Women Entrepreneurs (W.E.) Cornell is excited to introduce the newest cohort of STEM scholars working to commercialize their research and innovations.
Created in 2019 to support women-identifying STEM students as they bring their inventions to market, the W.E. Cornell program helps cohort members overcome the challenges of starting and scaling a technology-based business. Combining entrepreneurship curriculum with leadership development, participants leave W.E. Cornell prepared to take the next steps in their startup journey.
The program operates annually on a 2-semester cycle, with Phase 1 open to any entrepreneurially-minded and female-identifying student. During the fall semester, Phase 1 participants attend workshops to learn more about entrepreneurship, leadership, and commercialization and network with potential mentors from the W.E. Cornell Advisory Board.
Then, a select group of participants is chosen to move to Phase 2 in the spring. Throughout this phase, the W.E. Cornell cohort takes part in an NSF I-Corps Regional Course, where they conduct customer discovery and hone their market fit and customer base. They continue to engage with mentors, participate in workshops, and practice business pitches. The program culminates in a Demo Day and celebration where they present their work to the Advisory Board and community members.
“We are the future of entrepreneurship,” said Allison Chhay ’24. “I hope to learn how to navigate the tough space of women-led entrepreneurship, grow my idea, and gain support from my peers and mentors.”
This year’s cohort also comes with the launch of the ClimateTech Track, a call-to-action for female entrepreneurs to use their innovative work to tackle local, national, and global climate challenges. Rebecca McCabe, Ph.D. ’26 and Monica Theibault, M.S. ’23 are the inaugural participants and will be receiving additional mentorship, coaching, and resources in the climate arena.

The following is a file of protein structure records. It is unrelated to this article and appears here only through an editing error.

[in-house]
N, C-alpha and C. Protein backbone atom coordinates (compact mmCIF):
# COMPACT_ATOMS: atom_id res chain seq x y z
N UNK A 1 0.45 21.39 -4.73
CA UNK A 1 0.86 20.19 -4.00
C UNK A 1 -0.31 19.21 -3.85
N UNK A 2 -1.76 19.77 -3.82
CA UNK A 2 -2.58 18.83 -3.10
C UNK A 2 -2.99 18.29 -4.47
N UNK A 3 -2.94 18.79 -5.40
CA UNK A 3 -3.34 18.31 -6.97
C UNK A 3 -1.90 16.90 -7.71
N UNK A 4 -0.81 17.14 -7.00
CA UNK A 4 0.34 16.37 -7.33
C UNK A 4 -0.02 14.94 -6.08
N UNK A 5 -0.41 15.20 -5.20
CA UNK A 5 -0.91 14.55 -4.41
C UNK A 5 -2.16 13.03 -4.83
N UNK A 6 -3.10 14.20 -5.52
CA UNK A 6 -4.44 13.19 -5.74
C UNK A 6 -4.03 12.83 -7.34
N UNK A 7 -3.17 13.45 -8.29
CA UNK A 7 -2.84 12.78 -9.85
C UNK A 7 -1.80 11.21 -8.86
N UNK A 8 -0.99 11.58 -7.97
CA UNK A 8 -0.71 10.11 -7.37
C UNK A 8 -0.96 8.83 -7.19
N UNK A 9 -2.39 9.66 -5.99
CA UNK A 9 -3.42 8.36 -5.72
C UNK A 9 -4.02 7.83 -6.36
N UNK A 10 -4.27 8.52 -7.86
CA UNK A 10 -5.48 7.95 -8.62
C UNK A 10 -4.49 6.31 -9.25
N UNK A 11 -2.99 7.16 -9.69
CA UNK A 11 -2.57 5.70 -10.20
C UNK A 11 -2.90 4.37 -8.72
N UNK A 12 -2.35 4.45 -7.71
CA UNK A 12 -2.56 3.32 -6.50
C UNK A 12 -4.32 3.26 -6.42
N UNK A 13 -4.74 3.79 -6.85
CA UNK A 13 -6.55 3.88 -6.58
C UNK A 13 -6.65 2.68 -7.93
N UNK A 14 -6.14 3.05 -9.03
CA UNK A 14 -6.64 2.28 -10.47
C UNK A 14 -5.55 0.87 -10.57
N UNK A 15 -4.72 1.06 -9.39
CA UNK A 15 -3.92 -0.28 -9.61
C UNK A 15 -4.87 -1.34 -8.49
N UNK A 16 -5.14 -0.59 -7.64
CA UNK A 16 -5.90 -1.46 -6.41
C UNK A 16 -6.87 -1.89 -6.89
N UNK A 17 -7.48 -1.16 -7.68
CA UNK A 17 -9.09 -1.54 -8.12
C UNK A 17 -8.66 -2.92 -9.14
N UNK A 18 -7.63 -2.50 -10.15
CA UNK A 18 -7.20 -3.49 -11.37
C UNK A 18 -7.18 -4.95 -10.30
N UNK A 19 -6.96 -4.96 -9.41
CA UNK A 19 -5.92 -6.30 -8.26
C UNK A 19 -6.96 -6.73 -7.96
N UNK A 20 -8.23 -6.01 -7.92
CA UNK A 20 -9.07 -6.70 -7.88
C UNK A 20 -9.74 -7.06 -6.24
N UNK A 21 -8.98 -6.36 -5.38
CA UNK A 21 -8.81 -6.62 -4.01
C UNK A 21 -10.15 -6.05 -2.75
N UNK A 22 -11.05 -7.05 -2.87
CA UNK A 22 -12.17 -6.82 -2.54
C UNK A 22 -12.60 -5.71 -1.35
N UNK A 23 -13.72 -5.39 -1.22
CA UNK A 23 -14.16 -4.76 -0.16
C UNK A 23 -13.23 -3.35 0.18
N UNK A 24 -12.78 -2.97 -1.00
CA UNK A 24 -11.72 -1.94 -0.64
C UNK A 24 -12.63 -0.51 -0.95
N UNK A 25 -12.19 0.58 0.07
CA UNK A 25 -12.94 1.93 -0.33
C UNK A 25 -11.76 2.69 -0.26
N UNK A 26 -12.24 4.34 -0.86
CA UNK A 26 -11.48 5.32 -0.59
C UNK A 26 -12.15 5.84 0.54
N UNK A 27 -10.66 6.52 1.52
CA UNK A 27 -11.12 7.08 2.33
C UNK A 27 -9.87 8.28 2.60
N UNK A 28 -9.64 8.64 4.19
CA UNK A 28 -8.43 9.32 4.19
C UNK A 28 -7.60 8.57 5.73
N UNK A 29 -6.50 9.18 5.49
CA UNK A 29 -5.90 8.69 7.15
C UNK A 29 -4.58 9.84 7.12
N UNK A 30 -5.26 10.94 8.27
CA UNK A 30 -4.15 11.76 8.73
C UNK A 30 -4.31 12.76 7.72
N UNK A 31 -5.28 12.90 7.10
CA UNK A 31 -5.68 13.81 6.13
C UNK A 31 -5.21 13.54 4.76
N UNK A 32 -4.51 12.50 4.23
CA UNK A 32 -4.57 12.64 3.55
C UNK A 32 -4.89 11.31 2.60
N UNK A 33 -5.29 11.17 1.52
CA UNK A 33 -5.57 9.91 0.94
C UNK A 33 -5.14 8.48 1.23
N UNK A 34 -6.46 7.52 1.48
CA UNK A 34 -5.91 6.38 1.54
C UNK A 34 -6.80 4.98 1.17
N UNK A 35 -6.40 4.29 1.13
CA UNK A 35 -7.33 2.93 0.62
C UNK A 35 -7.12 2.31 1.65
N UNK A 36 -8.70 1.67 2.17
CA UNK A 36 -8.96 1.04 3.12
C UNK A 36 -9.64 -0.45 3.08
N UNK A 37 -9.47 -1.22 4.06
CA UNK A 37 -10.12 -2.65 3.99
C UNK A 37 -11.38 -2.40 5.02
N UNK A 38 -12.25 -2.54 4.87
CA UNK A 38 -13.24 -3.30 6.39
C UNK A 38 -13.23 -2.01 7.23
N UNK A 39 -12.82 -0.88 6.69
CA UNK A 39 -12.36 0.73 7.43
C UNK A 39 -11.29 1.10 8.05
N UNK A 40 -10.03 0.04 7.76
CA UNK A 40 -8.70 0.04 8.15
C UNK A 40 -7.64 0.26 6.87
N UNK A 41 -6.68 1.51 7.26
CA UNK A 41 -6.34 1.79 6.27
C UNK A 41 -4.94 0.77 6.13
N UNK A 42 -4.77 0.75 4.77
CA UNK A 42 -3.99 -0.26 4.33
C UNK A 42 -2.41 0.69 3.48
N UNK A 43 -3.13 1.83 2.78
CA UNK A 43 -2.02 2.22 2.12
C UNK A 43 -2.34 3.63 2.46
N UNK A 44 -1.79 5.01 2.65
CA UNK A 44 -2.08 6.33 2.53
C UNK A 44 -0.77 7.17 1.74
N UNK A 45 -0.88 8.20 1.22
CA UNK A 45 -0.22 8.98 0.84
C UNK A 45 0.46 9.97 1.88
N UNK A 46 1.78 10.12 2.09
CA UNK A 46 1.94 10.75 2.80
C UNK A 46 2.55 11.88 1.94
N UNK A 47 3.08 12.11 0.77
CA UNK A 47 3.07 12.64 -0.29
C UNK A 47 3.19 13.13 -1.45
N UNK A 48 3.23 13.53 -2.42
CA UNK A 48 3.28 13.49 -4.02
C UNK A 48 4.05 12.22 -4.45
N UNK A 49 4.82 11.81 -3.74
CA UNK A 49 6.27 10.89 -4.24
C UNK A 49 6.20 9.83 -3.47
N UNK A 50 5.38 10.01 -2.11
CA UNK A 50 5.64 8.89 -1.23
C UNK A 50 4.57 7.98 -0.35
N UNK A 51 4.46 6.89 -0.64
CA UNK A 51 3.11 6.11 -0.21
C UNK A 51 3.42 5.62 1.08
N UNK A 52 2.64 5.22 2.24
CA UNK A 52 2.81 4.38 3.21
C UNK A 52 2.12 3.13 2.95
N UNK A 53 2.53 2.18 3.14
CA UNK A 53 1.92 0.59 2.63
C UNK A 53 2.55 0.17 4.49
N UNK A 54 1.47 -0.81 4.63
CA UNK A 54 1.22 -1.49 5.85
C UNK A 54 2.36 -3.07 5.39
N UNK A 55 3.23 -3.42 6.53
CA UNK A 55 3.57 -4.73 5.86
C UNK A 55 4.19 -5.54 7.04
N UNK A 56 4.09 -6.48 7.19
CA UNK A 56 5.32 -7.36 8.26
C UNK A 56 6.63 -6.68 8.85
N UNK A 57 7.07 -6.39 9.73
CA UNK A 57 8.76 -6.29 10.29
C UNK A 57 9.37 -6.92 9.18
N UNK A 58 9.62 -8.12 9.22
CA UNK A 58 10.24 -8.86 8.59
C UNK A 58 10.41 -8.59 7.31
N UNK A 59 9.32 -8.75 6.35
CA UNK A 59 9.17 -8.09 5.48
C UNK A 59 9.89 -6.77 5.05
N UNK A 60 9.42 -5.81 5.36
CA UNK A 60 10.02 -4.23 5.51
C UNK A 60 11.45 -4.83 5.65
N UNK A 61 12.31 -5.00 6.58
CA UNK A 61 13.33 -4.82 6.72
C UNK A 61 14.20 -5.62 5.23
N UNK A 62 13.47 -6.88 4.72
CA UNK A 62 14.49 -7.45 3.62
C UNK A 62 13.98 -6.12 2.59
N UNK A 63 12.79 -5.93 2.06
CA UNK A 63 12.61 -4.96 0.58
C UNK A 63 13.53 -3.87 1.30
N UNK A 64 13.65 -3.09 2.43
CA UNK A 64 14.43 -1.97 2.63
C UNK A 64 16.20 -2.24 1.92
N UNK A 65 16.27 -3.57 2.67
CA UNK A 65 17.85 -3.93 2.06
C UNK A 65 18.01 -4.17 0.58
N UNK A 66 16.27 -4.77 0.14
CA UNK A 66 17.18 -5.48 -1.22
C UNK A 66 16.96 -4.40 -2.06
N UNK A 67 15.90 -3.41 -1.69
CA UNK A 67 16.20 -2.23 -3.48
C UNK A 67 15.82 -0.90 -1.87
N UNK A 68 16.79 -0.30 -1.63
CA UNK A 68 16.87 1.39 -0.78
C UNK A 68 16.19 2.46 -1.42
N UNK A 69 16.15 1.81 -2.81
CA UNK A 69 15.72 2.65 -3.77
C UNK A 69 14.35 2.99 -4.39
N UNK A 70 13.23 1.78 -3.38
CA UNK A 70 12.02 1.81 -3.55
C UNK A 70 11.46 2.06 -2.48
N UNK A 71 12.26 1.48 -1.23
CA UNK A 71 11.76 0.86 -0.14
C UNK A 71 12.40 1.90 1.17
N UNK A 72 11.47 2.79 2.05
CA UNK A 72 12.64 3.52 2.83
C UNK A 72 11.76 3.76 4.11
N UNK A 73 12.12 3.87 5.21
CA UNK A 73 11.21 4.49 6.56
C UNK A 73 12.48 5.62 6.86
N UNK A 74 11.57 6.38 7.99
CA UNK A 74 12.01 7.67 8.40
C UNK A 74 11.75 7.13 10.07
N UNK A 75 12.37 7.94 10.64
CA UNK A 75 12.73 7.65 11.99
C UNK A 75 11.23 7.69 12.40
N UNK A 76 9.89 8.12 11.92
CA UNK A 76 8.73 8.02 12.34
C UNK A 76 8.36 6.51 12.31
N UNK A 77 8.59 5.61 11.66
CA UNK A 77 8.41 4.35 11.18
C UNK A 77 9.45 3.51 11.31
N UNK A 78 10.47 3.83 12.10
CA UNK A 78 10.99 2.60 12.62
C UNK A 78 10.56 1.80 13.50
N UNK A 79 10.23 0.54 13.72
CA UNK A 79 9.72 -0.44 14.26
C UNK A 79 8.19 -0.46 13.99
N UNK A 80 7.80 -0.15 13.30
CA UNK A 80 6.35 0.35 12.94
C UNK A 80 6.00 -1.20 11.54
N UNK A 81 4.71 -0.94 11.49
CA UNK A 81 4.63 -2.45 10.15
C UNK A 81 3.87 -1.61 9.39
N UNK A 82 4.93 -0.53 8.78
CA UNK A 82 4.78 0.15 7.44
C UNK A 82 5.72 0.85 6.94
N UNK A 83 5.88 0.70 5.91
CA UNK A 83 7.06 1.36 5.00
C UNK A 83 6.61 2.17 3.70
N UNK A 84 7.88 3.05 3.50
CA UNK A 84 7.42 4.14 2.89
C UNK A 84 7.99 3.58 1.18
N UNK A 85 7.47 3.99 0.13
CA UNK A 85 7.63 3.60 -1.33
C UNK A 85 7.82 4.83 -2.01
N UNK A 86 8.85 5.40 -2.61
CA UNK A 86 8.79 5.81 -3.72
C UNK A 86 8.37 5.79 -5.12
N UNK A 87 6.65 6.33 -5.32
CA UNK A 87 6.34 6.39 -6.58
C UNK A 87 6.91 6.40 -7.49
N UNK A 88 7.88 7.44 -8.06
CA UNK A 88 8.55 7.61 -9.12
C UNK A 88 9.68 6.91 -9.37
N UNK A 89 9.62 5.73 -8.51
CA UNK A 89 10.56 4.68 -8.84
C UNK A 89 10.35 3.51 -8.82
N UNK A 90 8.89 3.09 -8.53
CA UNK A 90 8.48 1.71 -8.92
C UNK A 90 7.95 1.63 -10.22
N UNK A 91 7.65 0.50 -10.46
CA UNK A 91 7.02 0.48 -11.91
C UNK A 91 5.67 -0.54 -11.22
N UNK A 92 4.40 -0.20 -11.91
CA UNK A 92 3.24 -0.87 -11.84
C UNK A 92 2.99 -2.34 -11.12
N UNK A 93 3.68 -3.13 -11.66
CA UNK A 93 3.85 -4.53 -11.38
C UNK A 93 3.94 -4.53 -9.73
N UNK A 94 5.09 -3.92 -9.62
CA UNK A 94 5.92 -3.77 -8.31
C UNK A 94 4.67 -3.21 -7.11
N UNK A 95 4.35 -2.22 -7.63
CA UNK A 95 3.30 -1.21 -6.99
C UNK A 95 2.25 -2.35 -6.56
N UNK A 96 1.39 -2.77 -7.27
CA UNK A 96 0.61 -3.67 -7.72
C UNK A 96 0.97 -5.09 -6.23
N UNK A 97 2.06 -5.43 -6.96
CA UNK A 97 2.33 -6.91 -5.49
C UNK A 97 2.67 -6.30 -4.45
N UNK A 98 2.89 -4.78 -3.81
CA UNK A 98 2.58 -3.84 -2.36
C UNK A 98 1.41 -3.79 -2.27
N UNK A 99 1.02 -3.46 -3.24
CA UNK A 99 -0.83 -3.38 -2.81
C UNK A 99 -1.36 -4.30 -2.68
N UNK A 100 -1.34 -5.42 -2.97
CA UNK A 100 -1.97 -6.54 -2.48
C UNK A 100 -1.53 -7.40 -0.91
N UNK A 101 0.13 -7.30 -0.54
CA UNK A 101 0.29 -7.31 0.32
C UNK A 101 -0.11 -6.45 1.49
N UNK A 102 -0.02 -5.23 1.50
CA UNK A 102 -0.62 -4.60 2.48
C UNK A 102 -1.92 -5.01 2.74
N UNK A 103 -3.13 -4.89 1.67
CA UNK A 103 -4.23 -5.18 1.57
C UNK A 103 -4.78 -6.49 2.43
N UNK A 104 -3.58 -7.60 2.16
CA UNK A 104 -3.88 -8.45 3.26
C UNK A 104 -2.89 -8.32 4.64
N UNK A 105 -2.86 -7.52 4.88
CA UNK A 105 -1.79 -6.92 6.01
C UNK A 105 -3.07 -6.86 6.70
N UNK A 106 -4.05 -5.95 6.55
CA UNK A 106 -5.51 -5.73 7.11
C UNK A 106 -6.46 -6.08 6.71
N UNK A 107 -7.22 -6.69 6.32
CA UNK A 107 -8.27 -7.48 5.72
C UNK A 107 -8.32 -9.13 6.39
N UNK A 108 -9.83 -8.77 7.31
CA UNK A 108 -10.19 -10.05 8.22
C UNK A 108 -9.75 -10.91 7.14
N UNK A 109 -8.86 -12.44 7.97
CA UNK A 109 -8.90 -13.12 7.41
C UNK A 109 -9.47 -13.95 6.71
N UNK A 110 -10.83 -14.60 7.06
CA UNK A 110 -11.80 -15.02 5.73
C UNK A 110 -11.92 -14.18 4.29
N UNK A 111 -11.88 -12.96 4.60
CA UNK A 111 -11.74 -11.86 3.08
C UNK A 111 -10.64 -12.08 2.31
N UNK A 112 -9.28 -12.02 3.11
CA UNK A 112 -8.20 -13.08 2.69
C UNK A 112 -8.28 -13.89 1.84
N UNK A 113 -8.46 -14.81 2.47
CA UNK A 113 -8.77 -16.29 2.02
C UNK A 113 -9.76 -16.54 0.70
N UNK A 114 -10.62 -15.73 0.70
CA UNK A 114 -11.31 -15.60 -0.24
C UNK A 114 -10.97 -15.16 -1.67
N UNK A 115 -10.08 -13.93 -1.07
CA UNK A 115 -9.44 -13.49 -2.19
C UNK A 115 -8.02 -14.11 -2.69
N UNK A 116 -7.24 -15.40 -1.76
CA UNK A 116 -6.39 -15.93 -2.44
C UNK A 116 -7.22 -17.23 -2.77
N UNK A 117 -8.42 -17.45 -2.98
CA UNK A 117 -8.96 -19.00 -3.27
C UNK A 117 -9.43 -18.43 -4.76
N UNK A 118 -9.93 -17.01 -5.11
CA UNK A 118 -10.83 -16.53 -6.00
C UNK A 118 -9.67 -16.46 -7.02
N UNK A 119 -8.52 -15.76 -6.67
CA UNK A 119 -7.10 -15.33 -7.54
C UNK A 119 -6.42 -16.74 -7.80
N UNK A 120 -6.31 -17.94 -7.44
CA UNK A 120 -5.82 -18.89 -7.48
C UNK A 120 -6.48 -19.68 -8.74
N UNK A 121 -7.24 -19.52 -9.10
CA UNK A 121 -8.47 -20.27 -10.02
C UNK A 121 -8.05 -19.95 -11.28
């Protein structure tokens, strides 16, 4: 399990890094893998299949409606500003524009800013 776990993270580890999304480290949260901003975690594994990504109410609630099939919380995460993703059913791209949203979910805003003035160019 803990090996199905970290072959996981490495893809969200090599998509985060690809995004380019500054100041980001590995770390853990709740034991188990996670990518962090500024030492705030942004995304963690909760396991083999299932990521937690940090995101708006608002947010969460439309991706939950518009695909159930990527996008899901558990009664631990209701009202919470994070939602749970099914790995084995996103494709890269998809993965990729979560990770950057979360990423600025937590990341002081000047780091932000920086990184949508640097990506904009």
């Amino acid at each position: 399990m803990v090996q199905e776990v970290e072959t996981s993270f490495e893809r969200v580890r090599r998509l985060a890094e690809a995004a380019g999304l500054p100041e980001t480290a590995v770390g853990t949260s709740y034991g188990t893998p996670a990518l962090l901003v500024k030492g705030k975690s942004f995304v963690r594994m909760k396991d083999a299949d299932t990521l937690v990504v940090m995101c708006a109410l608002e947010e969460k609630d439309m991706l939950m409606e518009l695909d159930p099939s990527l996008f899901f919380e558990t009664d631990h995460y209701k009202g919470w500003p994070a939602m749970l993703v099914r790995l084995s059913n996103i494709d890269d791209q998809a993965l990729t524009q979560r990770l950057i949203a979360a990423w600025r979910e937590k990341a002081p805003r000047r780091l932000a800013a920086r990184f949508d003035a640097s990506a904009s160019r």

“W.E. Cornell is so important because it’s open to women in STEM with no business or entrepreneurship background,” said McCabe. “I’m excited to gain exposure to the entrepreneurial way of thinking.”
Meet the 14 entrepreneurs participating in the Spring 2022 cohort, and get a glimpse into their business plans:
- Allison Chhay, BS ’24 is modernizing mochi, a traditional Japanese sweet, by adding a healthy twist;
- Tiffany Chui, BS ’22 is developing a convenient, easy-to-eat food product that keeps consumers full for 2-3 hours;
- Jordan Cohen, MPS ’22 is creating an activewear brand made from recycled plastic;
- Armita Jamshidi, BS ’25 is providing women with snacks intended to trigger hormones as a sustainable option to alleviate PMS symptoms;
- Amanda Kaufmann, MBA ’23 is developing an app that incentives consumers to get educated on the environmental impacts of fast fashion;
- Keying Lao, BS ’22 is opening a sustainable cafe that serves customers healthy food and offers them arts and crafts activites;
- Josefina Martinez, BS ’23 is working to build sustainable tiny house neighborhoods run entirely on reusable energy, making tiny-home living a long-term and sustainable option;
- Rebecca McCabe, Ph.D. ’26 is creating a cost-effective ocean wave energy converter (WEC) wherein the geometry of the device is determined by an optimization algorithm to reduce material cost;
- Mia Muschek, MBA ’23 is bringing education to the dessert industry with a spherical ice cream treat that resembles the internal structure of a planet;
- Ruth Ogbemudia, BS ’25 is creating a skincare line for women with pigmented skin composed of natural ingredients from West African countries and their local economies, and will develop a computer algorithm that can diagnose skin conditions on-the-spot;
- Giorgia Scelzo, MS ’22 is launching a peer-to-peer furniture rental marketplace to reduce consumerism and boost sustainability;
- Mana Setayesh, BS ’25 is starting a sustainable line of clothing that adapts sizing to customers’ body types;
- Julia Sun, BS ’25 is developing an app that helps users stay in touch with old friends by sending automated messages on a regular schedule;
- Monica Theibault, MS ‘23 is creating lithium-sulfur batteries with the potential to overcome some of the environmental and functional drawbacks of current lithium-ion batteries.
“We are so honored to work with this unbelievably brilliant cohort of students who are tackling hard, complex, important issues and making a difference in the world,” said program director Andrea Ippolito, B.S. ‘06, M.Eng ‘07.
Follow along with the work of W.E. Cornell participants and alumni by staying tuned to the W.E. Cornell news feed.